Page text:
There has been much sloppy talk of late about the recession. One-day housing starts or some such indicator registers a long-awaited uptick, and the optimists burst out like daffodils. A few days later, a bad employment report brings back the doom-and-gloom crowd. Maybe this recession is going to be a whopper after all. What's a person to think?
My answer is simple: to ignore the daily barrage of statistics and concentrate on the fundamentals. There is little in the recent data to shake our faith in the forecast of a mild recession, ending in late spring or summer, that I and many others made last fall (BW -- Dec. 3, 1990). It may yet prove wrong. Those who predict the future do so at their peril. But we have no reason to back away from the forecast now.
GRADUAL BRIGHTENING. What are these fundamentals? The first point is that with recessions, as with baseball games, it ain't over till it's over. And this one is most assuredly not over. As long as the recession continues, the economy slides downhill. So, until it hits bottom, we must expect a series of negative reports on this or that. Remember that the first three months of 1991 were probably the worst quarter of the recession, and we are now getting March readings. So, for example, the rise in unemployment from 6.5% in February to 6.8% in March was no surprise. Nor does it mean that the recession will last beyondsummer.
The second point is that the "light at the end of the tunnel" analogy is terribly misleading. Economies do not suddenly emerge from the darkness of recession into the bright glare of recovery. The transition is normally gradual, with the first months of recovery looking little different from the last months of decline. Unemployment is high, there is plenty of spare capacity, and profits are depressed. Sales, though perking up, are still weak.
Third, the popular forecast of a mild recession did not mean a trivial recession. Americans were going to notice this recession, and they have. Rather, the consensus forecast was for a below-average recession, and that prediction appears to be coming true. As this is written, no estimates of gross national product for the first quarter have been released. With data in hand on only one down quarter--the last quarter of 1990--any measurement of the recession at this point must rely on guesswork. Here is mine.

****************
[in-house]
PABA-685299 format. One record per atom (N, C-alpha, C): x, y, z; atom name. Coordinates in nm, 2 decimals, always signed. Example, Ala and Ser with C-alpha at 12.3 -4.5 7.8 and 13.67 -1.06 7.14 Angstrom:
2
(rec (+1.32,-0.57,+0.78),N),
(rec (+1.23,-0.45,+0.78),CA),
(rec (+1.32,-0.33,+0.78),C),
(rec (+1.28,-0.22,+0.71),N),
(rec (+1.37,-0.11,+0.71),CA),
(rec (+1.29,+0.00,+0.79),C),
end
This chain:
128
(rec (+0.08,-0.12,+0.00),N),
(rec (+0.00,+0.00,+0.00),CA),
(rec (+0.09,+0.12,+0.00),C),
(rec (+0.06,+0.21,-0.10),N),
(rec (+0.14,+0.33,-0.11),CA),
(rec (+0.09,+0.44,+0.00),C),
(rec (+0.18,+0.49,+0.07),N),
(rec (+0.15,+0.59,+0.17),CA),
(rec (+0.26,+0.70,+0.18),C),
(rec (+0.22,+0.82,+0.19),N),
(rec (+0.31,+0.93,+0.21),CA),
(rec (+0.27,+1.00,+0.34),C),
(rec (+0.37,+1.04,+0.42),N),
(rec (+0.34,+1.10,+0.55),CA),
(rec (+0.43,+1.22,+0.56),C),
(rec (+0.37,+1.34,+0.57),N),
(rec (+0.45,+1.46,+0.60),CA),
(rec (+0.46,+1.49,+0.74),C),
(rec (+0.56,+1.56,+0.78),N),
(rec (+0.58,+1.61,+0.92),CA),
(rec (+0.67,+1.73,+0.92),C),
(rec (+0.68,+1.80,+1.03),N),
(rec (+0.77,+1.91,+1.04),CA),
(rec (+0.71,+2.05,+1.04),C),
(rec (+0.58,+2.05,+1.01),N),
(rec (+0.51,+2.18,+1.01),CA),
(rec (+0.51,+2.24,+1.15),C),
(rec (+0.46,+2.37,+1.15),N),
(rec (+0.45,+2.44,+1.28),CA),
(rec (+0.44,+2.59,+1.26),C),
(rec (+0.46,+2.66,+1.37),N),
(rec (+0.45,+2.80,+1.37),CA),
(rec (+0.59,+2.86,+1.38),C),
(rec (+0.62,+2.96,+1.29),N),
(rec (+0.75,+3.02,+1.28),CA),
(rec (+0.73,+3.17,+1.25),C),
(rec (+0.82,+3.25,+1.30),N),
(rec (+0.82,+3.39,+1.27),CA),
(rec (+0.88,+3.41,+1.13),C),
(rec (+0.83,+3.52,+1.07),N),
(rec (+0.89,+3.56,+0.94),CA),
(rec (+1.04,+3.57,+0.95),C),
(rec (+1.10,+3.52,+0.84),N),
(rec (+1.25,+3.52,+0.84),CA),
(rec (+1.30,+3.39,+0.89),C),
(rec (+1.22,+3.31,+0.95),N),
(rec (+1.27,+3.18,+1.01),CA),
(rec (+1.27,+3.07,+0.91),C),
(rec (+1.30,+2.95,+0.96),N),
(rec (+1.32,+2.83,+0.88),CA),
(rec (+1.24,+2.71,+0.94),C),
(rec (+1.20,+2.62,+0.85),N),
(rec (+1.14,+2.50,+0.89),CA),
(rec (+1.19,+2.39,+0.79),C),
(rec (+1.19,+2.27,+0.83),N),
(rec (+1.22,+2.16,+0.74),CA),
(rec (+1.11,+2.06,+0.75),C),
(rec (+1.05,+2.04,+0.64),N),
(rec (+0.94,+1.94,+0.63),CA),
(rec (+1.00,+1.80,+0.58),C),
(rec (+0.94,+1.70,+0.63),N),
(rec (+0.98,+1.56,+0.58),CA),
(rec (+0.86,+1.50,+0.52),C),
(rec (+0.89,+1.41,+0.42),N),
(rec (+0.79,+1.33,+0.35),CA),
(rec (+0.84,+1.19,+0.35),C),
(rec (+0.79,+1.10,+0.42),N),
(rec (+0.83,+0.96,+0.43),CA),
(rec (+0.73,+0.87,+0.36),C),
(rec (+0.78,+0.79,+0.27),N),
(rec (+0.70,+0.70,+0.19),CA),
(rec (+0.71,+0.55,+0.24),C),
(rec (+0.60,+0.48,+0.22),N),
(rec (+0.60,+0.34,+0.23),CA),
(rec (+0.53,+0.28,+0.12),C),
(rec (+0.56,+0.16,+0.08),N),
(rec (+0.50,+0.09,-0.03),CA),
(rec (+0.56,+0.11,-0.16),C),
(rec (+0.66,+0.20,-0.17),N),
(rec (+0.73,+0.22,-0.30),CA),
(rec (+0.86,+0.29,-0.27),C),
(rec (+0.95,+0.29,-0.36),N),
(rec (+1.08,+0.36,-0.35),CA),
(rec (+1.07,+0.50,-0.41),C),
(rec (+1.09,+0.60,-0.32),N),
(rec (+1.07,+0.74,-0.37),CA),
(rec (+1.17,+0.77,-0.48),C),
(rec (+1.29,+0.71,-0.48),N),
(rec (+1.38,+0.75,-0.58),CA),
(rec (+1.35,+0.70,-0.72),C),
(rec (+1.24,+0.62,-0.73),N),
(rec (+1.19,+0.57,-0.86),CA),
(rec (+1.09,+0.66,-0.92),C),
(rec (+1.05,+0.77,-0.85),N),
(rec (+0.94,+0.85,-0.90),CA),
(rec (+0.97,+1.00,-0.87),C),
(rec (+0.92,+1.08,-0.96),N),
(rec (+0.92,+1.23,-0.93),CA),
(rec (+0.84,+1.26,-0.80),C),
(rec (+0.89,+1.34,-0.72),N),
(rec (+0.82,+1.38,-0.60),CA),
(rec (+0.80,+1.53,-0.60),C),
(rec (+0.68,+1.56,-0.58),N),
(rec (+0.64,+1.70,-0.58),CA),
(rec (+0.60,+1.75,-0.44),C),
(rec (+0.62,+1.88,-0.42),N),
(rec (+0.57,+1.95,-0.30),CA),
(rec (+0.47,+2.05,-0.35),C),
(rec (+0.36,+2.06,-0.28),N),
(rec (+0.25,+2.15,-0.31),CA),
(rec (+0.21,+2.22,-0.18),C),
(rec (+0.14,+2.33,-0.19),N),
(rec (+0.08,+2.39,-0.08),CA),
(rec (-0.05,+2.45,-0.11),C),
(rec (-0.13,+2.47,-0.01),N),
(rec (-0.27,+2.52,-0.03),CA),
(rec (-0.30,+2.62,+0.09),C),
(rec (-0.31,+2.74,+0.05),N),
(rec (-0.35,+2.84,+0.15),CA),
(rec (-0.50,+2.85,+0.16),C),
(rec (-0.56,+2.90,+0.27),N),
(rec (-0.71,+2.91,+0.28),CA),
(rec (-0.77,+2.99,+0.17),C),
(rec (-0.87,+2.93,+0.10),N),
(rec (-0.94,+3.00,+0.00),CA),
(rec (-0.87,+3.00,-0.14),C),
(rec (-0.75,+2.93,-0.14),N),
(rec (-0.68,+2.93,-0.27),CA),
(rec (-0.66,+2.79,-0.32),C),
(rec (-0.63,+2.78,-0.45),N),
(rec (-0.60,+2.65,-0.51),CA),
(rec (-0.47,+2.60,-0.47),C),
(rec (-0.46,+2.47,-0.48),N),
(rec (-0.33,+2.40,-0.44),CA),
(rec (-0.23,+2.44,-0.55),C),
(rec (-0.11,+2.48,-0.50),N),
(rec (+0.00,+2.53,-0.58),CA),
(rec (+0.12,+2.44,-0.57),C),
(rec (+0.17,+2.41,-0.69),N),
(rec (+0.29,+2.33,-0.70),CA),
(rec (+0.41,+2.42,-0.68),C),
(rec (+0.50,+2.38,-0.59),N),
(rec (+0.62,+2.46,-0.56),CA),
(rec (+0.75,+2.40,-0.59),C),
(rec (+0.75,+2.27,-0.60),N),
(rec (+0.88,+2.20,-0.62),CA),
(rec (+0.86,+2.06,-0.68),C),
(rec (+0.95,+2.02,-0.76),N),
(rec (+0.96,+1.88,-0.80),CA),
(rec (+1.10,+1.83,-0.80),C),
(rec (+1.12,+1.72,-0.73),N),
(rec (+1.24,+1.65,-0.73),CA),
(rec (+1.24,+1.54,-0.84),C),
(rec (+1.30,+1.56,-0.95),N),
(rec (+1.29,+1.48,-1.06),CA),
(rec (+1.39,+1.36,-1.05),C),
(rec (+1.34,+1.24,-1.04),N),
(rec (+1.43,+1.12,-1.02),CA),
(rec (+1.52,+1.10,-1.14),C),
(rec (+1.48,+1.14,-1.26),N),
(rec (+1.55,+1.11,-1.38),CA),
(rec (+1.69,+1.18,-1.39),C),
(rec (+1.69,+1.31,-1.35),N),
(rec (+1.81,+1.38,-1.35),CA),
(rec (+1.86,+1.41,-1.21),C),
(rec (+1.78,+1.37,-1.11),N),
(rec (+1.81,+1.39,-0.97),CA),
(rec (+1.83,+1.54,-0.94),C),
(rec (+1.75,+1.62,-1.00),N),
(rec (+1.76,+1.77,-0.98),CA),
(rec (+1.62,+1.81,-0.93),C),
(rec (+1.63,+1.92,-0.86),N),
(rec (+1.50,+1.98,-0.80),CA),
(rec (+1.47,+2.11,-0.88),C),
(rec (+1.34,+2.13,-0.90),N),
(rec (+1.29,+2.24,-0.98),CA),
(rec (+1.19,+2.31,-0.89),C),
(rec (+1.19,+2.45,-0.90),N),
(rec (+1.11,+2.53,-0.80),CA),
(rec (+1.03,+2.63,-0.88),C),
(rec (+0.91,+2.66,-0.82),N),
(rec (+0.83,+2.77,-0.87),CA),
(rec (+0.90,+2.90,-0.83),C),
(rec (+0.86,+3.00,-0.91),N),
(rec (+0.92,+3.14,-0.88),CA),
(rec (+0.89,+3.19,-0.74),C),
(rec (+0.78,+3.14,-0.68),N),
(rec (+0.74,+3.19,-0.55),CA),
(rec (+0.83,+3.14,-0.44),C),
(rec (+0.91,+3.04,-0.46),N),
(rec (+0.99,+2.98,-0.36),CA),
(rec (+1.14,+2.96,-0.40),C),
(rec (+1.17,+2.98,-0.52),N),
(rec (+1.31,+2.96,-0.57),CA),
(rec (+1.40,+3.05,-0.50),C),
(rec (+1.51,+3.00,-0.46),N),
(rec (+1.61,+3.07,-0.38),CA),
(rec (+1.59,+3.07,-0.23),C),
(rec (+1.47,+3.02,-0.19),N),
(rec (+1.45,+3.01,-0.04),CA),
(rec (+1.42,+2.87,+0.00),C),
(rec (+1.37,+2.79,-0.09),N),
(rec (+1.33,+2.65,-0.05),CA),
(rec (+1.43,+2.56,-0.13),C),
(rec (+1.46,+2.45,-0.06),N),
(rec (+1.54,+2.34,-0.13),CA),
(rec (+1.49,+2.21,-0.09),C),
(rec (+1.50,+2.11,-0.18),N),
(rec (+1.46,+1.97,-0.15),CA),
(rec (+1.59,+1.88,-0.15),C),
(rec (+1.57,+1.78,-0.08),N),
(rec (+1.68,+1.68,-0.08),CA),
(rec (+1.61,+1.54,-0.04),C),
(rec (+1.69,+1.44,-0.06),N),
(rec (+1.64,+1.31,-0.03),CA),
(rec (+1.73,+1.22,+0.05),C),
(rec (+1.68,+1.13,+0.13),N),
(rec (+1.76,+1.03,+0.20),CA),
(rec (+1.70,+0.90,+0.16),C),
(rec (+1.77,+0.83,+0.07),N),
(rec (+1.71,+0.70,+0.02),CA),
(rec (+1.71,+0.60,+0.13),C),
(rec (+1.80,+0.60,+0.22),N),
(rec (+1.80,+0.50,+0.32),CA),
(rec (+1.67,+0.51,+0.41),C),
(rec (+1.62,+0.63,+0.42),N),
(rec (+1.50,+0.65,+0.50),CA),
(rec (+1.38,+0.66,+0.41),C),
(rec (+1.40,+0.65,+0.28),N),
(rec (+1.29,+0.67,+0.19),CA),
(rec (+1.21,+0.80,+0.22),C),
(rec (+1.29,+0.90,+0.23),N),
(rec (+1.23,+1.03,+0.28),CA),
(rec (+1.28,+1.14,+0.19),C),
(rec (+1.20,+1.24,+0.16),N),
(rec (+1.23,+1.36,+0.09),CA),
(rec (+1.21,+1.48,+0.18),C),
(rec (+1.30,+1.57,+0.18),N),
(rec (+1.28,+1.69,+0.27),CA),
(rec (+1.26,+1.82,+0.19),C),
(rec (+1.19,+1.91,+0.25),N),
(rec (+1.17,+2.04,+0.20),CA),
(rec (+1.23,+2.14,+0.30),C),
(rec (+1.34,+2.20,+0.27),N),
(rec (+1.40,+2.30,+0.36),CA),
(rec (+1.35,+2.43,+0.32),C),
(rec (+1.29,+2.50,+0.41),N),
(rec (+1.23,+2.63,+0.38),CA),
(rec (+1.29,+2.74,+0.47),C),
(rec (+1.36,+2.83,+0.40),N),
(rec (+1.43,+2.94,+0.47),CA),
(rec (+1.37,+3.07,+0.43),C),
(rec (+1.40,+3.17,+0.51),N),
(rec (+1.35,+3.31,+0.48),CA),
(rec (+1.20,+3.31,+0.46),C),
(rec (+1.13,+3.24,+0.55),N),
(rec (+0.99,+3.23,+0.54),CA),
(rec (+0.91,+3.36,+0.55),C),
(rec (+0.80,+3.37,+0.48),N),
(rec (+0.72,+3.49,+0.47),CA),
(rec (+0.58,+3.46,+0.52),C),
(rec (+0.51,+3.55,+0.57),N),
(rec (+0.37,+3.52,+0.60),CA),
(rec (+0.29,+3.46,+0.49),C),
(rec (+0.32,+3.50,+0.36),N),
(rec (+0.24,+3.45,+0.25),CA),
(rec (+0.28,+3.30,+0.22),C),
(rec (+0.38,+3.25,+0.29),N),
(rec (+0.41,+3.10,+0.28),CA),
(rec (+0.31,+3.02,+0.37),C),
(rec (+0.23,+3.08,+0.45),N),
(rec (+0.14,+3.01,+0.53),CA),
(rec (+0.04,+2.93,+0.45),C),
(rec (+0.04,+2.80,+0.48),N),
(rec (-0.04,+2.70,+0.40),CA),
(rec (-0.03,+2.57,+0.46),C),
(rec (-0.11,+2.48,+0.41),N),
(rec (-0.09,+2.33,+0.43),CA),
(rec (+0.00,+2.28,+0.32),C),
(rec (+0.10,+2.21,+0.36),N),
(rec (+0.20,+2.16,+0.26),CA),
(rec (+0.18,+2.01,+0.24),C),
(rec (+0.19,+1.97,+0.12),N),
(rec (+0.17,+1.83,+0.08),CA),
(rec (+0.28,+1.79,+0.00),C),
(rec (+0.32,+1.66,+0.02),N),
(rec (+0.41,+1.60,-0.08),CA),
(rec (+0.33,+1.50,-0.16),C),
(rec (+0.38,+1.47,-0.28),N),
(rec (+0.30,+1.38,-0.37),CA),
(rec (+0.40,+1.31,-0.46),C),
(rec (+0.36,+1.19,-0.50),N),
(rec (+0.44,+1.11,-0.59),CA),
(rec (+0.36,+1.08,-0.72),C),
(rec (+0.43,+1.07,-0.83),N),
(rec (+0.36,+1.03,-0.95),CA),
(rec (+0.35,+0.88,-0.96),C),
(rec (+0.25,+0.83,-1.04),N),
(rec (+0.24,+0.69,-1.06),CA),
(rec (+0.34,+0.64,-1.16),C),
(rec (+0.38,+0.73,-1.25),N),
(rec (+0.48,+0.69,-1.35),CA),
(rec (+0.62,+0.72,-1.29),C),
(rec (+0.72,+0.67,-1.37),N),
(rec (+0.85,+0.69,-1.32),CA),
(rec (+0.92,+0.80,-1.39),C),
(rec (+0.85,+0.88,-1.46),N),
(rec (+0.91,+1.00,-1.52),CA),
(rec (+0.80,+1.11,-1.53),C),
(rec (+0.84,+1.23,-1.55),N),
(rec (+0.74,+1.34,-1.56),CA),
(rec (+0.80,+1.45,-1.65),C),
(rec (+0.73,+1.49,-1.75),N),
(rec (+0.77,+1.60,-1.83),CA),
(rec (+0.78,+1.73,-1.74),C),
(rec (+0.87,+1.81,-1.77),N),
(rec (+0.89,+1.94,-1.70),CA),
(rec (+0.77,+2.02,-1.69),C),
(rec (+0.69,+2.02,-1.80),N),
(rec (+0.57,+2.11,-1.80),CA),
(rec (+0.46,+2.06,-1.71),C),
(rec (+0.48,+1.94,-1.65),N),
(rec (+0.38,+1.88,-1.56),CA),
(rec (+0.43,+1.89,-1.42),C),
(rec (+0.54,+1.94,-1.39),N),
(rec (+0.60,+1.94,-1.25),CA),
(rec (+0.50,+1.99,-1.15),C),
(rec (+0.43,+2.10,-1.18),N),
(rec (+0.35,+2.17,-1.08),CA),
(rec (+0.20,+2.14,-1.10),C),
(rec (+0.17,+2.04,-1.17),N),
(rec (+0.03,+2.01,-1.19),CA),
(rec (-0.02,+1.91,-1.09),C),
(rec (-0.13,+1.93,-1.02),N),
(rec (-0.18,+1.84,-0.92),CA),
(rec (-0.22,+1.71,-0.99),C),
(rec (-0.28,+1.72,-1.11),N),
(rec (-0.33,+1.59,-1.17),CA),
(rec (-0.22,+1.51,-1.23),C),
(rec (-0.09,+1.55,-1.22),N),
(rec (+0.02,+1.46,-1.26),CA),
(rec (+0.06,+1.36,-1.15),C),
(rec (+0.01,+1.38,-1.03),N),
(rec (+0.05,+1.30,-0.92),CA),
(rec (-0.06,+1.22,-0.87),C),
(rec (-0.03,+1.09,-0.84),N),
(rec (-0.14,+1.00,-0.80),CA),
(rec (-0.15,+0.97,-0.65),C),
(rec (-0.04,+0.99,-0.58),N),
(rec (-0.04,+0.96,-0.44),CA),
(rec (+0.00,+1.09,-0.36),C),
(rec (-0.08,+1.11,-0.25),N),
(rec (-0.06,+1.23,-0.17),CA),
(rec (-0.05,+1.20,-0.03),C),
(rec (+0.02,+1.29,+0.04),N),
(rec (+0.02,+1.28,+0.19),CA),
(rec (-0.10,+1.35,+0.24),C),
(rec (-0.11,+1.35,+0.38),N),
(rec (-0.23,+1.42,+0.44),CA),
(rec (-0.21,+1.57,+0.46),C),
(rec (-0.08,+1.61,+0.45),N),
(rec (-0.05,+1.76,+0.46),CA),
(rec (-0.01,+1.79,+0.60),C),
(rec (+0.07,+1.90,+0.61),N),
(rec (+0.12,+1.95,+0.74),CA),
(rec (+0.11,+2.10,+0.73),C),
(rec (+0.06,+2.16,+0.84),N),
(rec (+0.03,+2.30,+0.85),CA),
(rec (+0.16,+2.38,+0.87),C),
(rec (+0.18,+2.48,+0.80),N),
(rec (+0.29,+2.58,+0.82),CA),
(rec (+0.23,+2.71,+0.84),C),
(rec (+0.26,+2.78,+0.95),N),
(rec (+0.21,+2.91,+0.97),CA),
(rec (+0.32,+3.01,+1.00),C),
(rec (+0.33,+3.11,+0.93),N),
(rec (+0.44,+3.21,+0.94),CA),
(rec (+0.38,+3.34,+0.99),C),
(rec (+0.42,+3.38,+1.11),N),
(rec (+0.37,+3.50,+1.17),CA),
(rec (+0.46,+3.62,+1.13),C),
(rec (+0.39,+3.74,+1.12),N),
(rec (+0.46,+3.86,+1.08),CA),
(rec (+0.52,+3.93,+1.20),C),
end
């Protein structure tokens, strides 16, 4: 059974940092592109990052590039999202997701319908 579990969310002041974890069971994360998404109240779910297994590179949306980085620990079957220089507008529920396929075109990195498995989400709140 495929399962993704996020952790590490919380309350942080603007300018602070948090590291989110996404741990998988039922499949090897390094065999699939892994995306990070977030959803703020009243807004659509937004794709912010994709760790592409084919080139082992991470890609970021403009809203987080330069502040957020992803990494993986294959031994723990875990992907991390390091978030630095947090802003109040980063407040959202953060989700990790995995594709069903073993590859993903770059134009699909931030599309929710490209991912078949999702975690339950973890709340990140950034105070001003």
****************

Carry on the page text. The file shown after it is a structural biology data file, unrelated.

In the last quarter of 1990, real GNP declined 0.4% (1.6% on an annualized basis). The first quarter of 1991 appears to have been worse, so suppose GNP declined an additional 0.8%. That would make the drop to date just 1.2%, compared with a postwar recession average of about 2.2%. Will we sink a further percentage point? Not likely. Let me sketch two scenarios.
In the optimistic scenario, the current quarter is flat or up, so the recession lasts just two quarters and is half as bad as its predecessors. In the pessimistic scenario, the first quarter of 1991 turns out far worse than most people think--say, a 4.5% annual rate of decline--and the economy shrinks again in the second quarter at roughly a 2% annual rate. Even that would leave the cumulative decline in GNP at 2%, which is still a tad below average.
MENACE TAMED. Many factors point toward the optimistic rather than the pessimistic end of this range. Several can be summarized by noting that the main concerns of the fall look less menacing today. The U. S. has not suffered a financial spasm. The oil shock of 1990-91 turned out to be puny. U. S. exports have done swimmingly. And consumer confidence has snapped back. There have also been a few pleasant surprises, such as the stock market boomlet and the behavior ef inventories. The latter bears further comment, for it has been insufficiently discussed in the media.
The dynamics of a recession normally follow a classic pattern. For a while, the economy is sagging but not collapsing. Then for a few months, sales fall sharply. With sales dropping like a stone, businesses that previously judged their inventories to be roughly in line with sales suddenly find themselves overstocked. To rid themselves of inventory now deemed excessive, they scale back orders or production, which reduces upstream jobs. Unemployed workers spend less, sales fall further, and the rout is on.
Recent data make it look unlikely that the standard script is being followed this time. Why? Because companies pared their inventories late last year even though sales were not yet falling. This last must sound odd, especially if you sell automobiles or houses. But for the economy as a whole, real sales to final customers actually rose even though GNP, which measures production, declined. How can that be? The answer is that a small inventory accumulation in the third quarter gave way to a rapid inventory liquidation in the fourth. In consequence, production fell, even though sales rose.
This is a very encouraging sign for the coming months. Since companies were unloading inventories in advance of any decline in sales, they are unlikely to find themselves stuck with unwanted stocks of unsalable goods. Unlikely, but not, of course, impossible. As I said, it ain't over till it's over.